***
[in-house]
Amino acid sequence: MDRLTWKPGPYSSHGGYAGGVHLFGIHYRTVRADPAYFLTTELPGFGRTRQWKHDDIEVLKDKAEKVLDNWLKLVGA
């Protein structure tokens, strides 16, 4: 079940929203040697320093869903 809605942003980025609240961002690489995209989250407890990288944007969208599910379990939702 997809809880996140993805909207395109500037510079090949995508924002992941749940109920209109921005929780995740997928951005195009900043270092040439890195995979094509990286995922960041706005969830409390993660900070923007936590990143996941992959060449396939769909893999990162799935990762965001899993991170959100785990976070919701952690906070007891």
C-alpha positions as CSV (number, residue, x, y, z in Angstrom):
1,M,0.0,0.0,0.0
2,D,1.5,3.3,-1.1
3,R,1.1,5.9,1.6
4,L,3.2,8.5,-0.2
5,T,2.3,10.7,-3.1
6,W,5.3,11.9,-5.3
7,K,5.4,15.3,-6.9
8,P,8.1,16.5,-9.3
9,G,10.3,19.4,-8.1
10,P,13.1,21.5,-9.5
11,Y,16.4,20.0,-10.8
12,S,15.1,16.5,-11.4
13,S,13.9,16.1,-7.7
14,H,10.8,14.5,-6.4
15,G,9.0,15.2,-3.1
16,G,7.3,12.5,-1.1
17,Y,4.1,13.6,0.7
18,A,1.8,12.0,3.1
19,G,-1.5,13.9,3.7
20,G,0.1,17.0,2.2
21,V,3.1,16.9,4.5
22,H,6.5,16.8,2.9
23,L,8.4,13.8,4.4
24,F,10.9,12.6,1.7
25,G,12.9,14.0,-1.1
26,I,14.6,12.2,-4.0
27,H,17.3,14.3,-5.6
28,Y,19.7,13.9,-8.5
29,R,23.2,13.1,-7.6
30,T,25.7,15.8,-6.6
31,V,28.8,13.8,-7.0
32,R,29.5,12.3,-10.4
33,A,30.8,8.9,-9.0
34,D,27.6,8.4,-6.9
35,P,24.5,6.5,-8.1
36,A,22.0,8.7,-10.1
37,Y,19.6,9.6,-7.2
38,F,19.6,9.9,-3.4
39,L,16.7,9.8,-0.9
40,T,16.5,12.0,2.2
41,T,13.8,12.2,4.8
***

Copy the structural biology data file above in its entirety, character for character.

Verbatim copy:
[in-house]
Amino acid sequence: MDRLTWKPGPYSSHGGYAGGVHLFGIHYRTVRADPAYFLTTELPGFGRTRQWKHDDIEVLKDKAEKVLDNWLKLVGA
């Protein structure tokens, strides 16, 4: 079940929203040697320093869903 809605942003980025609240961002690489995209989250407890990288944007969208599910379990939702 997809809880996140993805909207395109500037510079090949995508924002992941749940109920209109921005929780995740997928951005195009900043270092040439890195995979094509990286995922960041706005969830409390993660900070923007936590990143996941992959060449396939769909893999990162799935990762965001899993991170959100785990976070919701952690906070007891």
C-alpha positions as CSV (number, residue, x, y, z in Angstrom):
1,M,0.0,0.0,0.0
2,D,1.5,3.3,-1.1
3,R,1.1,5.9,1.6
4,L,3.2,8.5,-0.2
5,T,2.3,10.7,-3.1
6,W,5.3,11.9,-5.3
7,K,5.4,15.3,-6.9
8,P,8.1,16.5,-9.3
9,G,10.3,19.4,-8.1
10,P,13.1,21.5,-9.5
11,Y,16.4,20.0,-10.8
12,S,15.1,16.5,-11.4
13,S,13.9,16.1,-7.7
14,H,10.8,14.5,-6.4
15,G,9.0,15.2,-3.1
16,G,7.3,12.5,-1.1
17,Y,4.1,13.6,0.7
18,A,1.8,12.0,3.1
19,G,-1.5,13.9,3.7
20,G,0.1,17.0,2.2
21,V,3.1,16.9,4.5
22,H,6.5,16.8,2.9
23,L,8.4,13.8,4.4
24,F,10.9,12.6,1.7
25,G,12.9,14.0,-1.1
26,I,14.6,12.2,-4.0
27,H,17.3,14.3,-5.6
28,Y,19.7,13.9,-8.5
29,R,23.2,13.1,-7.6
30,T,25.7,15.8,-6.6
31,V,28.8,13.8,-7.0
32,R,29.5,12.3,-10.4
33,A,30.8,8.9,-9.0
34,D,27.6,8.4,-6.9
35,P,24.5,6.5,-8.1
36,A,22.0,8.7,-10.1
37,Y,19.6,9.6,-7.2
38,F,19.6,9.9,-3.4
39,L,16.7,9.8,-0.9
40,T,16.5,12.0,2.2
41,T,13.8,12.2,4.8